The hallmark of the trade of gem diamonds is its remarkable concentration; that is, diamond cutting and wholesale trade is limited to few locations. This paper will outline the PESTLE that stands for political, economic, social, technological, legal and
The cartel, which is the character of the diamond industry, has created a barrier to entry in the diamond industry. Taking this step has made it impossible for new entrants into the diamond industry. According to Greenhalgh (2005, p. 105), the changes experienced in the industry has led to the rise of three major diamond companies such as Alrosa, RTD and BHPB . The changes involve the discovery of other diamond fields in countries that De Beers no longer have control and the political disorders taking place in the diamond producing countries which are still developing. The dynamic trend in the industry has made it possible for junior companies to rise. To enable the industry have a bigger share in the industry, there has been merging and acquisition for junior companies in the past few years. In addition, the strategy laid by Australia of operating in the niche market, such as rare-high priced and colored gems, without hurting the industry leader, has opened aspects of the industry that were not easily accessible.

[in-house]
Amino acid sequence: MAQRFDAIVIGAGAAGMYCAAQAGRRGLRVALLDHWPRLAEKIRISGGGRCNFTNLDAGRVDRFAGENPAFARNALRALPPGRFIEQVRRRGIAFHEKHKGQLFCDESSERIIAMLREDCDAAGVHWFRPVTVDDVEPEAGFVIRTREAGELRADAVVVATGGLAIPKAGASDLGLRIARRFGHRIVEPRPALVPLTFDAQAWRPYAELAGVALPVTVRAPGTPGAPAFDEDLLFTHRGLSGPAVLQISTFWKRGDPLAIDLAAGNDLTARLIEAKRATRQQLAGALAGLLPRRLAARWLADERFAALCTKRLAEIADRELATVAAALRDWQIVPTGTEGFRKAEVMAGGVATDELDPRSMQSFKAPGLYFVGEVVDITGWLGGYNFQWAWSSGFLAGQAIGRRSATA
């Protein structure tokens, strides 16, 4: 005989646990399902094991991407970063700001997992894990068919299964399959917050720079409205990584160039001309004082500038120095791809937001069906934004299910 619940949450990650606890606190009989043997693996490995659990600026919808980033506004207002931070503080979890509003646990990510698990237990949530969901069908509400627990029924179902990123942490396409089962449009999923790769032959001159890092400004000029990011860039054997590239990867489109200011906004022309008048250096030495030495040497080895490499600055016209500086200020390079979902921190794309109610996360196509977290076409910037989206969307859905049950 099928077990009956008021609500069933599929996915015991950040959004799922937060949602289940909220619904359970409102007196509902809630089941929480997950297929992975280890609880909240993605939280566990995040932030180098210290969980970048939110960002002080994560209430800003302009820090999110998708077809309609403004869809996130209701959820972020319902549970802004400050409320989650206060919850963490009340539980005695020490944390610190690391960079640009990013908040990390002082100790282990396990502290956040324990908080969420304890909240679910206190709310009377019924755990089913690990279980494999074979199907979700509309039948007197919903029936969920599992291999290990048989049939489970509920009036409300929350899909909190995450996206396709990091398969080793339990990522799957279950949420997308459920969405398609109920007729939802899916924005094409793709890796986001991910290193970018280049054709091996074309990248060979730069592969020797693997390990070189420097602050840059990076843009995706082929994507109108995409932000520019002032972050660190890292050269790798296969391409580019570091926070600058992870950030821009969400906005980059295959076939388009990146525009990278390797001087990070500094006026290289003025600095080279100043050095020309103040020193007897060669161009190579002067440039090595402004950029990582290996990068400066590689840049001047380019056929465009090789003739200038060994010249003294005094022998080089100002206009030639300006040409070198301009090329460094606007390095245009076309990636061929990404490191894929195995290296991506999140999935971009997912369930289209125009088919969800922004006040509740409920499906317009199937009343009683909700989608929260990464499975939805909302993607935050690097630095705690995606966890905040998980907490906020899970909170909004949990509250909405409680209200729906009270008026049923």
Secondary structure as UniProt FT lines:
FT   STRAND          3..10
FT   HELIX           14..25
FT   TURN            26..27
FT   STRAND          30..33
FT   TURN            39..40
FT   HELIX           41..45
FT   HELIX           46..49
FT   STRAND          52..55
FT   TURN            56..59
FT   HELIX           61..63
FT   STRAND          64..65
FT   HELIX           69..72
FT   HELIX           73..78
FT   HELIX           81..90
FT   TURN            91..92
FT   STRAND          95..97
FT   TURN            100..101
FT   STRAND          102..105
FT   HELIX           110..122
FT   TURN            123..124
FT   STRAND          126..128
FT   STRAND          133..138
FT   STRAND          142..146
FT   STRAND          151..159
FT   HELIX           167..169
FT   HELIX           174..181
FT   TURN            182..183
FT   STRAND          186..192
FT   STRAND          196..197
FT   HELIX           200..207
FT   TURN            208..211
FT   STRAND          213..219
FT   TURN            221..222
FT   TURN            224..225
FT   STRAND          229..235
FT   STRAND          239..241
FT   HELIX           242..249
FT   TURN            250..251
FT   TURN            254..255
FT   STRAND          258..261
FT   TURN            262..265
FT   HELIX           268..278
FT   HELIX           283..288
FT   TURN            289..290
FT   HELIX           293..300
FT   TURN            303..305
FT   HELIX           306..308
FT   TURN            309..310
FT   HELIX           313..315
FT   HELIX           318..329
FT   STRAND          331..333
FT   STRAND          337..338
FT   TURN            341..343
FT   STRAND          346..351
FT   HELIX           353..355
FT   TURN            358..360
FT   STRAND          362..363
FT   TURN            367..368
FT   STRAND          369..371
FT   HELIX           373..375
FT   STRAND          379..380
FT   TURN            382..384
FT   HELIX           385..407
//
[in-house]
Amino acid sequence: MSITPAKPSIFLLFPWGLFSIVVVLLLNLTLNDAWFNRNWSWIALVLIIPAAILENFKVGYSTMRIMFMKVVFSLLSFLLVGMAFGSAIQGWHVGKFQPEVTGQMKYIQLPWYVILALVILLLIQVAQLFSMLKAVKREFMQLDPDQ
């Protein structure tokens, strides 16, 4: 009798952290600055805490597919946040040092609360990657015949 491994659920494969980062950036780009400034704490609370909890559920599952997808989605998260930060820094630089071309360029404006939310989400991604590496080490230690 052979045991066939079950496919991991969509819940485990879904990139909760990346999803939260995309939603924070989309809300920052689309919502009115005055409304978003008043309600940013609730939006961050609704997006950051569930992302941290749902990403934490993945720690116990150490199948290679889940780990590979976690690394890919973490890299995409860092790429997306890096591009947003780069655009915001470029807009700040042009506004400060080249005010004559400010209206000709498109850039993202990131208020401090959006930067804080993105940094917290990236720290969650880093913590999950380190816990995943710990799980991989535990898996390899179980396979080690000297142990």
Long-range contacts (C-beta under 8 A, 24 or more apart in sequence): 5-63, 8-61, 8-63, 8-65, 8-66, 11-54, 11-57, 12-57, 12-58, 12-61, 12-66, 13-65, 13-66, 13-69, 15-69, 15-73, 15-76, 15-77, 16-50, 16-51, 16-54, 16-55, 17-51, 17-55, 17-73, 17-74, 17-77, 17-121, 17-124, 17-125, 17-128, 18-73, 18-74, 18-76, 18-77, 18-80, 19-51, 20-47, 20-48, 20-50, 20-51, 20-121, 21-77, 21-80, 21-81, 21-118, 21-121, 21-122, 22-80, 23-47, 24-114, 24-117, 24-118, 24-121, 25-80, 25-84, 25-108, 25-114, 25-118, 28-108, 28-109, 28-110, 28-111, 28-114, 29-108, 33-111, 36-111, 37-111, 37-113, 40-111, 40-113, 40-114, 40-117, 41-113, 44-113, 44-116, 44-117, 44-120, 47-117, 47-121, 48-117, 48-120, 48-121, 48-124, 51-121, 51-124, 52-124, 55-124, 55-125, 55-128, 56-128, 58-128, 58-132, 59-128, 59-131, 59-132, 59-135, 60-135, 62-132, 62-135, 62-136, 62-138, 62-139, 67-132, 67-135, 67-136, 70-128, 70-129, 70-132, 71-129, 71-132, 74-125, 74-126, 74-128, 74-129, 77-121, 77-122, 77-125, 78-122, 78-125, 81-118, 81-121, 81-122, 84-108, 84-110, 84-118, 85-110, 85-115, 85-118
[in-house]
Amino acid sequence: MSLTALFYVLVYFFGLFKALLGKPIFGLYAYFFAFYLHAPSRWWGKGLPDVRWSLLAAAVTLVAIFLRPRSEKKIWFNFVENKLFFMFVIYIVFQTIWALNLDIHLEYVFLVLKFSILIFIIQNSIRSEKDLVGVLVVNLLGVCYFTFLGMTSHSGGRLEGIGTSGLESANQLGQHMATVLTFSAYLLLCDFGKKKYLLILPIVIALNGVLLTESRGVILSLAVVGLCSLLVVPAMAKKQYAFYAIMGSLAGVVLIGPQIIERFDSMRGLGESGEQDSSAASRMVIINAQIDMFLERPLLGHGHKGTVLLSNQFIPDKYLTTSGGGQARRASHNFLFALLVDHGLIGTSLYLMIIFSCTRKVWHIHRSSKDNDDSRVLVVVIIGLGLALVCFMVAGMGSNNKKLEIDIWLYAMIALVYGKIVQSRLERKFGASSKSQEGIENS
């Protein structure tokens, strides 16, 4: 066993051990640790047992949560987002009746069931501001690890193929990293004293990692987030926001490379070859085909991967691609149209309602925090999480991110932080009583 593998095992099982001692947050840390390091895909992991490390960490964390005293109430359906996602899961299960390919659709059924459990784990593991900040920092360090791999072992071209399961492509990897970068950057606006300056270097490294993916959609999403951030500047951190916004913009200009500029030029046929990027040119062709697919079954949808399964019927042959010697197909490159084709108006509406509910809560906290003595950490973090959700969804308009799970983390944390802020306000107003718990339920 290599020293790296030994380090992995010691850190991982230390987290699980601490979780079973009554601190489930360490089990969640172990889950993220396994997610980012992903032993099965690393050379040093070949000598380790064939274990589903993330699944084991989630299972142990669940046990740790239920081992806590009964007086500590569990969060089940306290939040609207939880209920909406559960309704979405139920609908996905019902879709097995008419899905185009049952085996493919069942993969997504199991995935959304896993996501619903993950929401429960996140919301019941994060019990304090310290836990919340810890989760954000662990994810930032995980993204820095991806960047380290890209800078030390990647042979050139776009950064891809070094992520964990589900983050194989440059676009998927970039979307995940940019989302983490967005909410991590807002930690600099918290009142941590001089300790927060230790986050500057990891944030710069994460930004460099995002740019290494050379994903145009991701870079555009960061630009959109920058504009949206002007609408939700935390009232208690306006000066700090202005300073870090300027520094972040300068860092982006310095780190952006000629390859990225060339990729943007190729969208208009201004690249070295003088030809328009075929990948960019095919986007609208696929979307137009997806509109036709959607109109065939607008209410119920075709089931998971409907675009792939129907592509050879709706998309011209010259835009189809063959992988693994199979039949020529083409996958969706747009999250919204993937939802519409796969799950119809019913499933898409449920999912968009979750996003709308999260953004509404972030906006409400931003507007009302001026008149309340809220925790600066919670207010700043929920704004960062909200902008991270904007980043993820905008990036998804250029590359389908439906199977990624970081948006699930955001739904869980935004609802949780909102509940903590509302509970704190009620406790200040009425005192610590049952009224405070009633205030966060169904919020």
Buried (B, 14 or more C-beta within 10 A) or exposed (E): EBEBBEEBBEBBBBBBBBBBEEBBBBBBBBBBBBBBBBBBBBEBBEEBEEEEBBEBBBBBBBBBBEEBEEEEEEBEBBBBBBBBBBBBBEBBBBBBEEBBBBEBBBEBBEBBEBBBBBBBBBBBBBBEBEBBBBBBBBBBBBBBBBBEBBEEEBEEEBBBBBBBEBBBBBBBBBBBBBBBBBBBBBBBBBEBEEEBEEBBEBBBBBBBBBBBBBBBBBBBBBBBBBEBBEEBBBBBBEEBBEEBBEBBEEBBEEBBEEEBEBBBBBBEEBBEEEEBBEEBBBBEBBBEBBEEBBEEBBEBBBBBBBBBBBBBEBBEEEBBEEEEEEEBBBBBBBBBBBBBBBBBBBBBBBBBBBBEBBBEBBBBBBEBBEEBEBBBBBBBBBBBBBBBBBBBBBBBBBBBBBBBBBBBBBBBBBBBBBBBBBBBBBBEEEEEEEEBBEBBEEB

Unlike other industries, the structure of diamond industry does not does not grant the buyers the bargaining power. Over the years, the denied bargaining power has been the trend in the industry. In return the the global economic crisis has hit the industry causing a fall in demand for diamond. With the fall in demand, it meant that there could be an oversupply and a reduction in price. To control this, De Beers ordered for a reduction in diamond production. However, De Beers and other mines including those in Canada stopped the production to as a result of the economic crisis. As a result, there was a low supply for diamonds with increasing demands in other markets such